The inaccurate sensory transmissions to the brain may often lead to difficulty learning and performing in training and job settings, as well as to emotional instability. The most common manifestations occur in the areas of reading, writing, and/or mathematics, subsequently affecting a broad range of skills and functions. Additionally, manifestations are commonly found in attention, reasoning and processing, memory, oral communication, coordination and motor functions, social competencies, and executive functioning skills such as organizing, problem solving, prioritizing, and self-management.
This condition is the most neglected, most misunderstood disability due to its hidden nature--and there is no cure. However, with appropriate accommodations and training strategies, the person with learning disabilities can learn to take advantage of strengths and minimize weaknesses, and thus enhance the potential of success in training and employment environments.
Without reasonable accommodations, the person with learning disabilities is presented with innumerable barriers. The inability to demonstrate skills adequately results in poor performance evaluations, stress related health problems, and job instability, not to mention the unrealized productivity standards of the employer. Without appropriate education and training, there are few employment opportunities which allow advancement.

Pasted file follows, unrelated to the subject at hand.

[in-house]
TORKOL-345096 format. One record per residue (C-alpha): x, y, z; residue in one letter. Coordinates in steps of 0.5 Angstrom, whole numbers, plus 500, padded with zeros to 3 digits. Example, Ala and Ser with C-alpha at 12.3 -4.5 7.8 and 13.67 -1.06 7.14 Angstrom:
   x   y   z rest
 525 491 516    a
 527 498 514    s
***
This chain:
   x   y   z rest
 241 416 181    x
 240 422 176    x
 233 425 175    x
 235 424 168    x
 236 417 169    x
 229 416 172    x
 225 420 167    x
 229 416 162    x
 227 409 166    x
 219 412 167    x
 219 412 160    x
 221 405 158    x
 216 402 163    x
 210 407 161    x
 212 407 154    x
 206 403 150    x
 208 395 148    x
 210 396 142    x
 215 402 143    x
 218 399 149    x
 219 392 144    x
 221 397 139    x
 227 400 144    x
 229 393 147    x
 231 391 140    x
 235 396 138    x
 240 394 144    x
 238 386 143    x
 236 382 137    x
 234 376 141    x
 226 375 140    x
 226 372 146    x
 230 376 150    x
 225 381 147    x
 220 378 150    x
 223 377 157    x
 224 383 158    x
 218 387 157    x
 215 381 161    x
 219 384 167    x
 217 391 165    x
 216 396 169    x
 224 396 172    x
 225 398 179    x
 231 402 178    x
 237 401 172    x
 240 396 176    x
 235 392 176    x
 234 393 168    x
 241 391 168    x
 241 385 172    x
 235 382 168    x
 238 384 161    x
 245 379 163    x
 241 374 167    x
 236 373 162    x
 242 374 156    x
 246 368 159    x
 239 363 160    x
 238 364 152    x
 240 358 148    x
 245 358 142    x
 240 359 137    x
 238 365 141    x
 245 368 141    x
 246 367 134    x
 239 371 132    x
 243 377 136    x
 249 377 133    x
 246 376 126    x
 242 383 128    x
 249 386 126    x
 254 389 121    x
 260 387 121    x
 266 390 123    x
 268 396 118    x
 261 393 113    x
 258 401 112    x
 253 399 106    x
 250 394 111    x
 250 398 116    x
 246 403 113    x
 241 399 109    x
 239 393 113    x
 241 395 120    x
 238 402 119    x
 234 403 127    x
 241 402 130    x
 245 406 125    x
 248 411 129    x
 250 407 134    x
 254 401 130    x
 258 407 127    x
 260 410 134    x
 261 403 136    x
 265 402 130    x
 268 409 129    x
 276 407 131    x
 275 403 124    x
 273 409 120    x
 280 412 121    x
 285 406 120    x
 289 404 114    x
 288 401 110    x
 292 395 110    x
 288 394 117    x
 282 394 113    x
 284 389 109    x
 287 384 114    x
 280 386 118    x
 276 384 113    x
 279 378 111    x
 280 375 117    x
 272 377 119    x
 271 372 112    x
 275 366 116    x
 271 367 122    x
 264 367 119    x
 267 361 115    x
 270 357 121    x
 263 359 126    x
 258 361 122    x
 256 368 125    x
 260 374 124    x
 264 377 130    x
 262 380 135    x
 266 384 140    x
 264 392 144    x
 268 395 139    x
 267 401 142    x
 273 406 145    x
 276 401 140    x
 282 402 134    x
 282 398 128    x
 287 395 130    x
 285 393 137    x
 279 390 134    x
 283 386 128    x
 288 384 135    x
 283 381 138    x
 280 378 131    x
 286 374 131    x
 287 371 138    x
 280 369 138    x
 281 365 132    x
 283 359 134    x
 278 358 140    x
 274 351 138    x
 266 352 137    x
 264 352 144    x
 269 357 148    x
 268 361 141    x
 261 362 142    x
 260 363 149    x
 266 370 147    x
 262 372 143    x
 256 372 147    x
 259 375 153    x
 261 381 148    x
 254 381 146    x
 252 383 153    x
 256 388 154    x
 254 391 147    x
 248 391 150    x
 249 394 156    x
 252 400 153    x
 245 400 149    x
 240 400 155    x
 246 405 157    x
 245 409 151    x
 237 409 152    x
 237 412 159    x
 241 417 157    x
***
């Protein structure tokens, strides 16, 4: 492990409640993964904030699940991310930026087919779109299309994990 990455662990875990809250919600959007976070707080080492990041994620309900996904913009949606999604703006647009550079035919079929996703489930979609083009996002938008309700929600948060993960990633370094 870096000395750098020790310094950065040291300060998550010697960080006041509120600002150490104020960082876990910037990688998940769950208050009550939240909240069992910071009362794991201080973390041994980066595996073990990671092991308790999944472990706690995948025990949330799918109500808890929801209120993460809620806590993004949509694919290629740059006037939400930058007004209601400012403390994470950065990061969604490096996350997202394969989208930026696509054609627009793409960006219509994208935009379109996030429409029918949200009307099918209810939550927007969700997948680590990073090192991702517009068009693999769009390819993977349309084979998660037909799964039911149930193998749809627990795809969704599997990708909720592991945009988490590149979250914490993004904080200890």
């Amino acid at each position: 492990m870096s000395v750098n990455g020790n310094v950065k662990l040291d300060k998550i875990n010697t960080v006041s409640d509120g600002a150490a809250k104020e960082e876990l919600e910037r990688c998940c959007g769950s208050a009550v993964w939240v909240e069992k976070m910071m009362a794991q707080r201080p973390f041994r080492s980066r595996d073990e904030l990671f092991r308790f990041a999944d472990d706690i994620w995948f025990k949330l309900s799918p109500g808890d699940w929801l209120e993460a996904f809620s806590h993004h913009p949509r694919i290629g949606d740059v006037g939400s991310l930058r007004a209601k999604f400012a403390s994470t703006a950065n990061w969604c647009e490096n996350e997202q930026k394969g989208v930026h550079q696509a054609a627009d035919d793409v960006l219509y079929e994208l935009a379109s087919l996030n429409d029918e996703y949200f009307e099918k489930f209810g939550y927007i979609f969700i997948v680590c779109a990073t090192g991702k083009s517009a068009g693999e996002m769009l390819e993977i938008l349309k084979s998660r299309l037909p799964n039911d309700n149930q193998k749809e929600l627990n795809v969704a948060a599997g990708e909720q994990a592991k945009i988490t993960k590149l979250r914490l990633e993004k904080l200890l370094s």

What are we looking for in the adult or adolescent learner suspected of having a learning disability? Most individuals with learning disabilities display a number of characteristics at one time or another and in varying degrees. These characteristics are listed under "General Characteristics."
General Characteristics of Learning Disabilities
What are we looking for in the adult or adolescent learner suspected of having a learning disability? Most individuals with learning disabilities display a number of characteristics at one time or another and in varying degrees. These characteristics are listed under "General Characteristics" and include:
Auditory and visual deficits
Oral/Verbal Expressive Language
Auditory and visual deficits affect one’s ability to develop and use language effectively; the effects are most apparent in reading, math, writing, and spelling skills. In both instances, the central nervous system is not processing symbols correctly. The individual:
demonstrates variable or unpredictable performance; has difficulty staying on task or using a procedure past the point of its being appropriate; is able to learn information presented in one way, but not in another; experiences severe underachievement in one or more of the basic academic areas (reading, writing, spelling, math); reveals an obviously uneven profile on a battery of tests (showing real strengths and real weaknesses); has generally poor work and organizational habits; seems to lack resourcefulness.
It is important to note that many of these observed learning characteristics and behaviors result from problems that the individual experiences in the areas of visual discrimination and visual memory, as well as auditory discrimination and auditory memory.
Visual discrimination refers to the learner’s ability to retain a full mental image of what s/he has seen. In both instances, the central nervous system is not processing symbols correctly.